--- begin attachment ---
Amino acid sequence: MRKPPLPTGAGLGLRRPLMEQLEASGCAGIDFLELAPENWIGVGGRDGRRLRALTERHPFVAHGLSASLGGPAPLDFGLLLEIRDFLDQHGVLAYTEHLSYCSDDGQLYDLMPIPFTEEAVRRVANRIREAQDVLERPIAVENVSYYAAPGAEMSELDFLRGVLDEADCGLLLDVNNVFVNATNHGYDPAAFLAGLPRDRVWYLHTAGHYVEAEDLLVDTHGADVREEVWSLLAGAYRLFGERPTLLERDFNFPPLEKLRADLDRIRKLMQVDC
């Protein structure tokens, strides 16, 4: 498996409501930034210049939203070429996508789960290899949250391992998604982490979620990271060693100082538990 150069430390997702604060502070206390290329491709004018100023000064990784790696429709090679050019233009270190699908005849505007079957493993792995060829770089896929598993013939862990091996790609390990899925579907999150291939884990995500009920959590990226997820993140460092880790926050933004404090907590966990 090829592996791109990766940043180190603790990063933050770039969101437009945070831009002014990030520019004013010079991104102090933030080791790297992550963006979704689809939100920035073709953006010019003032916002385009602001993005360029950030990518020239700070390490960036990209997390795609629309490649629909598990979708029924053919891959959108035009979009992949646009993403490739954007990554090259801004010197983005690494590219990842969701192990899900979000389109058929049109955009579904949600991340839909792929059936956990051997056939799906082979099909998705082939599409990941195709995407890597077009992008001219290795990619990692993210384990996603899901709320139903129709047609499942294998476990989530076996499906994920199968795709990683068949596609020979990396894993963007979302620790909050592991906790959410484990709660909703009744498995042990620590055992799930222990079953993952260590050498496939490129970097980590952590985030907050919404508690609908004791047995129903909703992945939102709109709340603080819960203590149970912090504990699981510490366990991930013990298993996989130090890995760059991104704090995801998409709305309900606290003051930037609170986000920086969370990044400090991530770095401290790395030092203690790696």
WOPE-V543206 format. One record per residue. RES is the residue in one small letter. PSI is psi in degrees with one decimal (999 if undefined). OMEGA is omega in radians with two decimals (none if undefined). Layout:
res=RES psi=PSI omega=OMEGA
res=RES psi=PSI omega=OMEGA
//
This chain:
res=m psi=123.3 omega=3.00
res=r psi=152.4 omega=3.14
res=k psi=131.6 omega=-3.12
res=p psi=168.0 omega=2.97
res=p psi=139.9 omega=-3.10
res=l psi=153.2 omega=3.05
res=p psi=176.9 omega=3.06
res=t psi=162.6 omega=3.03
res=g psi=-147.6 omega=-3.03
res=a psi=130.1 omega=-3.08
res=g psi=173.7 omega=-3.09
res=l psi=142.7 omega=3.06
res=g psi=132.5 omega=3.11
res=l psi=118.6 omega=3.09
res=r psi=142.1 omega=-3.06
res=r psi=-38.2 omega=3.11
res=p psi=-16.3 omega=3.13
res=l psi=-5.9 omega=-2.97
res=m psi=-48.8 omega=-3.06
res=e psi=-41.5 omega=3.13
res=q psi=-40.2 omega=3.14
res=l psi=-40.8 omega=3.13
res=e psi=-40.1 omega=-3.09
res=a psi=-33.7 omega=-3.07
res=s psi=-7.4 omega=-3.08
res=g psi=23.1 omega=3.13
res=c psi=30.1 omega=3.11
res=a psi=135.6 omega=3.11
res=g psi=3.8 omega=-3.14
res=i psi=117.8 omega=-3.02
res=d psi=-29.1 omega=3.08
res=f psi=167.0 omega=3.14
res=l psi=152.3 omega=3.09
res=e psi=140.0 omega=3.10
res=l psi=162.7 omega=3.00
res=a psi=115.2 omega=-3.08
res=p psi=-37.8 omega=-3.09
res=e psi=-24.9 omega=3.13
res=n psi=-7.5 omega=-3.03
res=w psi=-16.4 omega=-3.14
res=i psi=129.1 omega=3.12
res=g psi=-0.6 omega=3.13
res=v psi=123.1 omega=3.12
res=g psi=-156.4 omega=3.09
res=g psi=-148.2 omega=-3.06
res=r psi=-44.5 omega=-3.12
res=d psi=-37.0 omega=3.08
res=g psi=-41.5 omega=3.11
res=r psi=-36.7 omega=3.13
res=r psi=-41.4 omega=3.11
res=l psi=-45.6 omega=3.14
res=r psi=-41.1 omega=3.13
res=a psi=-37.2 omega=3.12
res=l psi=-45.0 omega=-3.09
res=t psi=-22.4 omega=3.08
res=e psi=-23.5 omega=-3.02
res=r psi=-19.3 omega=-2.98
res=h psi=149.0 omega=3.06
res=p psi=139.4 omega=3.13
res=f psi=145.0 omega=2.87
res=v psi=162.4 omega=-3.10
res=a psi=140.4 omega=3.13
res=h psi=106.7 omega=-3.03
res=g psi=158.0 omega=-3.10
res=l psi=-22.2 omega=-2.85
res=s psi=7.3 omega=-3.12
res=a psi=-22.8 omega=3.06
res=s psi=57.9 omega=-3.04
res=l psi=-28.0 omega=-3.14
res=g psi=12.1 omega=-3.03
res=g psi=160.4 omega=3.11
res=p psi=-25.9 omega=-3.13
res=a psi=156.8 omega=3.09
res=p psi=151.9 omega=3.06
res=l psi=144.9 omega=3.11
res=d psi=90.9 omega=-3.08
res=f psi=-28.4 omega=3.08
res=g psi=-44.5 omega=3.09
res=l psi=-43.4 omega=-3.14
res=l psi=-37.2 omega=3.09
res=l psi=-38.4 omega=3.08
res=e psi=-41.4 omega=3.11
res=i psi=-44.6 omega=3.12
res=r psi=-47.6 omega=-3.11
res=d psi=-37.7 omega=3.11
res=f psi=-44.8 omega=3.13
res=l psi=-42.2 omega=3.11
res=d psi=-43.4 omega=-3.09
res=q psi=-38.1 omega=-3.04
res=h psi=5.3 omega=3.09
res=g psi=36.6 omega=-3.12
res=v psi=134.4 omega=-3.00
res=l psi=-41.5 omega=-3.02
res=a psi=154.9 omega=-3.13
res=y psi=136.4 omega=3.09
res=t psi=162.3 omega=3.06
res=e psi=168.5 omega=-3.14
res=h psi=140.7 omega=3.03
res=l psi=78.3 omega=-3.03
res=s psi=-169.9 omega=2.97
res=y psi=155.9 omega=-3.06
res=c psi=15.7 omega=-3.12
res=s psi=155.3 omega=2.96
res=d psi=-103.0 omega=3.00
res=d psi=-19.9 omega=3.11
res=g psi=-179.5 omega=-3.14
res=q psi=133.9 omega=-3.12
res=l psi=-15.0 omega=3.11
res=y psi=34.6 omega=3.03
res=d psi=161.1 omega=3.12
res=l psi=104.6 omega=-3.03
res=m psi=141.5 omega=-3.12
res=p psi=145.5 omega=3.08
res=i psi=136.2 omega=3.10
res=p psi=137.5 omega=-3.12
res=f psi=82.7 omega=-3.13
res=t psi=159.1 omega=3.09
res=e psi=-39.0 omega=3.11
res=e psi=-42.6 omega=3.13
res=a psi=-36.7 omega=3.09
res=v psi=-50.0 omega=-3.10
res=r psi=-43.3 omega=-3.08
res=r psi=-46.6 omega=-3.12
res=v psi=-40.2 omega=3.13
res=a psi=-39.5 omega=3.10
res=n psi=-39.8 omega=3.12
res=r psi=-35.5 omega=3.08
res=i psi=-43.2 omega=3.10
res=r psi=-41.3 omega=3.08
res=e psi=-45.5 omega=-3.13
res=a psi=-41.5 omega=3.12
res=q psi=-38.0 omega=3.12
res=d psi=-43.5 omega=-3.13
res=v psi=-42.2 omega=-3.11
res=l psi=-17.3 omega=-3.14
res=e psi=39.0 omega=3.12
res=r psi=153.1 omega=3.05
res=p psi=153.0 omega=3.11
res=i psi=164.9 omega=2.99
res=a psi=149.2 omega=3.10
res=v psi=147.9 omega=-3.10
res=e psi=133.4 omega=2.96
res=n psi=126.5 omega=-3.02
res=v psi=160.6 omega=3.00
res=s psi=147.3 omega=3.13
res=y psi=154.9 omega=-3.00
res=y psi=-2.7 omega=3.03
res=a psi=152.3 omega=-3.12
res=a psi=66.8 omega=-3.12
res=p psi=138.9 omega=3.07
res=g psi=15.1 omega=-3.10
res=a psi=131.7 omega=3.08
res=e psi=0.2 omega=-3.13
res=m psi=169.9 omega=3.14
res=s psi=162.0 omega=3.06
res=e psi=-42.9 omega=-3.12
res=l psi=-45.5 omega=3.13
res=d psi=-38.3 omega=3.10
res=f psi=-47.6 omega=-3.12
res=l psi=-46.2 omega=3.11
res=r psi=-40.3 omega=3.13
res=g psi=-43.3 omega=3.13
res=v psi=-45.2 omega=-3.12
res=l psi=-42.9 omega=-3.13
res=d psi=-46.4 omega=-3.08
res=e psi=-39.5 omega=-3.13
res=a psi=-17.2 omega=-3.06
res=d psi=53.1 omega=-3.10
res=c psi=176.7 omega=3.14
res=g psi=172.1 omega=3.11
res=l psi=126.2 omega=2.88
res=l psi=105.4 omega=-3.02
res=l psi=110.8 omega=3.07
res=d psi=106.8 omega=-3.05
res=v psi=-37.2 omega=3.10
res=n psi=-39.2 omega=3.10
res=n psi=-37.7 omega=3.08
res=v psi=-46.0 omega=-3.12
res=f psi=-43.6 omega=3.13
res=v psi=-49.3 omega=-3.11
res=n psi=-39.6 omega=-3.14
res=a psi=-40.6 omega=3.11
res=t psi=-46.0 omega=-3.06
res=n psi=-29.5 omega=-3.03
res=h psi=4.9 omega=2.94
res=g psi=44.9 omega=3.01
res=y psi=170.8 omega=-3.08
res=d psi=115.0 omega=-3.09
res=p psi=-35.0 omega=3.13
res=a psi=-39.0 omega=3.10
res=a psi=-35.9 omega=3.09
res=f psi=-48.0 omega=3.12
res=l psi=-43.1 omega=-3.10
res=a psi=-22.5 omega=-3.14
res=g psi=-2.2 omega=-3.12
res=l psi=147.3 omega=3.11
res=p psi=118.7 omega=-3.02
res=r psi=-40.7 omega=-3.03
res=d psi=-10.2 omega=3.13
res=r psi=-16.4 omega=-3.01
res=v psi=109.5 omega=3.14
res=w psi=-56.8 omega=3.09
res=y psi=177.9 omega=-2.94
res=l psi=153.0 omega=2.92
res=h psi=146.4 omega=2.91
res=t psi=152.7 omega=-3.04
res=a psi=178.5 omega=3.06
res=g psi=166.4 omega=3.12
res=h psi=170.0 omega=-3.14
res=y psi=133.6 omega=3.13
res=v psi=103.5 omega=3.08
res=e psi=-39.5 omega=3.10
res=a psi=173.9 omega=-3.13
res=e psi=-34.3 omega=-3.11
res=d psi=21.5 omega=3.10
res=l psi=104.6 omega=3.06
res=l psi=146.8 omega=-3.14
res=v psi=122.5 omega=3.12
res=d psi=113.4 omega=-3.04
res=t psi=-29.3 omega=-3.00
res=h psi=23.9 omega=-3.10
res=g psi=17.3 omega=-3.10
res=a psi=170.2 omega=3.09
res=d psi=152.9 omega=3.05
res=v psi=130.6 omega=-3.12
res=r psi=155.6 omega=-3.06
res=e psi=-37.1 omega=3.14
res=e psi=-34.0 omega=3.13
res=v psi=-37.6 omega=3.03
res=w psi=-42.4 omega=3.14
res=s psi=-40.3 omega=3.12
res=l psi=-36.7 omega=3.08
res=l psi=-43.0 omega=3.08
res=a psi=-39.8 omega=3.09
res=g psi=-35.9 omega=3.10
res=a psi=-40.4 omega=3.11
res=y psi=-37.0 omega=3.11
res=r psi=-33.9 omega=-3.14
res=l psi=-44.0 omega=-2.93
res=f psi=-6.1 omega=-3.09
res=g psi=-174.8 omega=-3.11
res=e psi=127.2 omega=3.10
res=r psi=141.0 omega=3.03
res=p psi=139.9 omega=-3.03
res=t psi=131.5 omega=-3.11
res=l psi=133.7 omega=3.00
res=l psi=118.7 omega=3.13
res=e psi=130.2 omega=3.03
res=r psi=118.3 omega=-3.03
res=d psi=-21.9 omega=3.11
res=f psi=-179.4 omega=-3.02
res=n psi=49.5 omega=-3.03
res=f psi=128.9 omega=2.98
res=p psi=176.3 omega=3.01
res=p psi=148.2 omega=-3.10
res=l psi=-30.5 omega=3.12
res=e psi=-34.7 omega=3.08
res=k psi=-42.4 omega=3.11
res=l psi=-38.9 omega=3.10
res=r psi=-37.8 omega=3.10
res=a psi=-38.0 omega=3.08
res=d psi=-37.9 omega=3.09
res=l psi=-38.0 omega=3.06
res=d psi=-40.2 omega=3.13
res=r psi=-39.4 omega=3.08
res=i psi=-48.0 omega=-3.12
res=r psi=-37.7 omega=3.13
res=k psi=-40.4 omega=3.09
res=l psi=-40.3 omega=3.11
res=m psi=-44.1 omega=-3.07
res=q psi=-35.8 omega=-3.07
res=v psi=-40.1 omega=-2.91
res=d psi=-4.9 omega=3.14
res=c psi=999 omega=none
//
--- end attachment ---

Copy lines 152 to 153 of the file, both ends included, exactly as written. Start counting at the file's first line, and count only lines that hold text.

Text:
res=s psi=147.3 omega=3.13
res=y psi=154.9 omega=-3.00